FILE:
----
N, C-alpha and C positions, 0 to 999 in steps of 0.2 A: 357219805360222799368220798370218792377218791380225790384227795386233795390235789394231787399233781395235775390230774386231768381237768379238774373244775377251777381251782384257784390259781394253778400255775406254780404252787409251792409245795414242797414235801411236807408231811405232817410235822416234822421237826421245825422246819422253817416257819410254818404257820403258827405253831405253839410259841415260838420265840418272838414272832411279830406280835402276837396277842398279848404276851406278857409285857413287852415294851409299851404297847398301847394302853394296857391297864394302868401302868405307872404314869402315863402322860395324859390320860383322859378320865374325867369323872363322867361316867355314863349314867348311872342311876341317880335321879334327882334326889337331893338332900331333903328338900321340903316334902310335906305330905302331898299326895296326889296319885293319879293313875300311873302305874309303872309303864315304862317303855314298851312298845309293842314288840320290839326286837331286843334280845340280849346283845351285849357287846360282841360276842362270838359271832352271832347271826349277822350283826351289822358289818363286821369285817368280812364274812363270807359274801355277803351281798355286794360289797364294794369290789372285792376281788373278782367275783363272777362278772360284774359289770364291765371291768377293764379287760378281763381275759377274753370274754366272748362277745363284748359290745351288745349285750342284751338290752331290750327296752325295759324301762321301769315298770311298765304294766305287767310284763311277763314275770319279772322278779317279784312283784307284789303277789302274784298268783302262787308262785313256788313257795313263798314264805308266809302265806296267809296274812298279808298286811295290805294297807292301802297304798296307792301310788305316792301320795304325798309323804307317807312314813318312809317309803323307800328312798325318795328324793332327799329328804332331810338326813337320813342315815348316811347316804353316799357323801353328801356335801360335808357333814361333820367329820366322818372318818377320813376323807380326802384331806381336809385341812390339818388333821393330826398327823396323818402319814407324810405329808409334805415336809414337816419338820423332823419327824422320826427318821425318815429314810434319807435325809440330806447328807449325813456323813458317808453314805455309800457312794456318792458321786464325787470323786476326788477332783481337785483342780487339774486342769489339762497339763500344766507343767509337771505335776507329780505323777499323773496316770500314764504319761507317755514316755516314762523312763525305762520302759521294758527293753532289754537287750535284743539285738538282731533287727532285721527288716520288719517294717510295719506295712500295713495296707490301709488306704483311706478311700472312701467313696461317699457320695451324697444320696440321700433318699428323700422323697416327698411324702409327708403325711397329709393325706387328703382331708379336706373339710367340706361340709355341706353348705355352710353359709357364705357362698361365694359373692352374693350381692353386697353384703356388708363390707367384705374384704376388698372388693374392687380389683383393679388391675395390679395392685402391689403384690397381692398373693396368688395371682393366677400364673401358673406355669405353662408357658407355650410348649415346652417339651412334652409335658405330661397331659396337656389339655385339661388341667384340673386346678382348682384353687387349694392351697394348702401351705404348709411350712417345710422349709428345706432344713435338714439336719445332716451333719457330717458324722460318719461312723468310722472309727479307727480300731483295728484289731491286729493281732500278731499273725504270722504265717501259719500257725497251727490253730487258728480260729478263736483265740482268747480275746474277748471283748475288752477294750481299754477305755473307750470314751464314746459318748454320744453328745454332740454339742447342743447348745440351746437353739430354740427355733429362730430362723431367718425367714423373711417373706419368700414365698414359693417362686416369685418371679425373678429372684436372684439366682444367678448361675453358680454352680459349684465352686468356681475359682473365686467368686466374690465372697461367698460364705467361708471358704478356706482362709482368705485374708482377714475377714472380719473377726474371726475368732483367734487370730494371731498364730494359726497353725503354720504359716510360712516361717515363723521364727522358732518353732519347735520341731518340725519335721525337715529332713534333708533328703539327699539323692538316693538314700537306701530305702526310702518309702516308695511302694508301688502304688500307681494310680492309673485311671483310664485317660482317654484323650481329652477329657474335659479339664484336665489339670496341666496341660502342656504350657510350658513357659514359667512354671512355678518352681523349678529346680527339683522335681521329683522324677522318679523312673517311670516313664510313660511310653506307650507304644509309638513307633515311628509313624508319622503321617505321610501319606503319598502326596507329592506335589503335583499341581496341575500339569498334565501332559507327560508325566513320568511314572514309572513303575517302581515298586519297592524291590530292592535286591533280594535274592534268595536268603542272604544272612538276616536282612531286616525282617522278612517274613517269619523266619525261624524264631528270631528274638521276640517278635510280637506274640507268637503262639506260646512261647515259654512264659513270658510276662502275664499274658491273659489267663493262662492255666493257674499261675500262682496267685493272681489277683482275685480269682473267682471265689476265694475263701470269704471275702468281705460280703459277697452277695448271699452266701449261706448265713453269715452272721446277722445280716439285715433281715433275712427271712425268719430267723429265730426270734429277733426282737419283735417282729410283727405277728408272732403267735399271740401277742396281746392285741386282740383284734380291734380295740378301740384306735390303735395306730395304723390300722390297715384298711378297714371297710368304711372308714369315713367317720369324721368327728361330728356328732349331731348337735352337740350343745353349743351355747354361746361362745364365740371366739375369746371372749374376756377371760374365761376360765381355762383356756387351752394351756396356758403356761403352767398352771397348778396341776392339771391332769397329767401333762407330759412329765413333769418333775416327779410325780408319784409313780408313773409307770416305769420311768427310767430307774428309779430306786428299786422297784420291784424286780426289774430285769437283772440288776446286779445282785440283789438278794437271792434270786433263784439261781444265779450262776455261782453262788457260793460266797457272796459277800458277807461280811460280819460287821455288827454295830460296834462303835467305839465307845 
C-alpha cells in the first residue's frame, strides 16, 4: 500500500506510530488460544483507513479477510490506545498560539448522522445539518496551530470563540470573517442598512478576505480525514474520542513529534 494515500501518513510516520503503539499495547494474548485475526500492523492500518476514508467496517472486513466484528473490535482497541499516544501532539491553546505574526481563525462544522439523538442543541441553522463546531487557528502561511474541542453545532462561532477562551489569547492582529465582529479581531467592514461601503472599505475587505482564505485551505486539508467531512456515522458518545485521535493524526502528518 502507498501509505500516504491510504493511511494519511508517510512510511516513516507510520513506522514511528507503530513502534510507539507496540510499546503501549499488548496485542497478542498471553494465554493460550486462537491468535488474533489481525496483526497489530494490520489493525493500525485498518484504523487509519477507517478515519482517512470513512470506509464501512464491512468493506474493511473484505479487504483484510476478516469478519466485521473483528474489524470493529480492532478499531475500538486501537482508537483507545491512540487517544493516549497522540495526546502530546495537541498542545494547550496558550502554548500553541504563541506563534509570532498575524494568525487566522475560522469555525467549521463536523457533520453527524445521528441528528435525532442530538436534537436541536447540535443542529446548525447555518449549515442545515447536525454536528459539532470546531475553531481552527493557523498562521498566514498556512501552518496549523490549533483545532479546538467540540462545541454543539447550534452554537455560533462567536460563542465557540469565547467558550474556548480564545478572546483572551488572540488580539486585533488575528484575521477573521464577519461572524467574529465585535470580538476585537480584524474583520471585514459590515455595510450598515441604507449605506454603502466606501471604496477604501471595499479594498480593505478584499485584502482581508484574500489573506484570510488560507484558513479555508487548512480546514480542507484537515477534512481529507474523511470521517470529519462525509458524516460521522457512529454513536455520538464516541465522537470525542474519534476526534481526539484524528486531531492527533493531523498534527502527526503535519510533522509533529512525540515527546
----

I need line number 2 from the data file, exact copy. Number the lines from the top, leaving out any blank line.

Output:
C-alpha cells in the first residue's frame, strides 16, 4: 500500500506510530488460544483507513479477510490506545498560539448522522445539518496551530470563540470573517442598512478576505480525514474520542513529534 494515500501518513510516520503503539499495547494474548485475526500492523492500518476514508467496517472486513466484528473490535482497541499516544501532539491553546505574526481563525462544522439523538442543541441553522463546531487557528502561511474541542453545532462561532477562551489569547492582529465582529479581531467592514461601503472599505475587505482564505485551505486539508467531512456515522458518545485521535493524526502528518 502507498501509505500516504491510504493511511494519511508517510512510511516513516507510520513506522514511528507503530513502534510507539507496540510499546503501549499488548496485542497478542498471553494465554493460550486462537491468535488474533489481525496483526497489530494490520489493525493500525485498518484504523487509519477507517478515519482517512470513512470506509464501512464491512468493506474493511473484505479487504483484510476478516469478519466485521473483528474489524470493529480492532478499531475500538486501537482508537483507545491512540487517544493516549497522540495526546502530546495537541498542545494547550496558550502554548500553541504563541506563534509570532498575524494568525487566522475560522469555525467549521463536523457533520453527524445521528441528528435525532442530538436534537436541536447540535443542529446548525447555518449549515442545515447536525454536528459539532470546531475553531481552527493557523498562521498566514498556512501552518496549523490549533483545532479546538467540540462545541454543539447550534452554537455560533462567536460563542465557540469565547467558550474556548480564545478572546483572551488572540488580539486585533488575528484575521477573521464577519461572524467574529465585535470580538476585537480584524474583520471585514459590515455595510450598515441604507449605506454603502466606501471604496477604501471595499479594498480593505478584499485584502482581508484574500489573506484570510488560507484558513479555508487548512480546514480542507484537515477534512481529507474523511470521517470529519462525509458524516460521522457512529454513536455520538464516541465522537470525542474519534476526534481526539484524528486531531492527533493531523498534527502527526503535519510533522509533529512525540515527546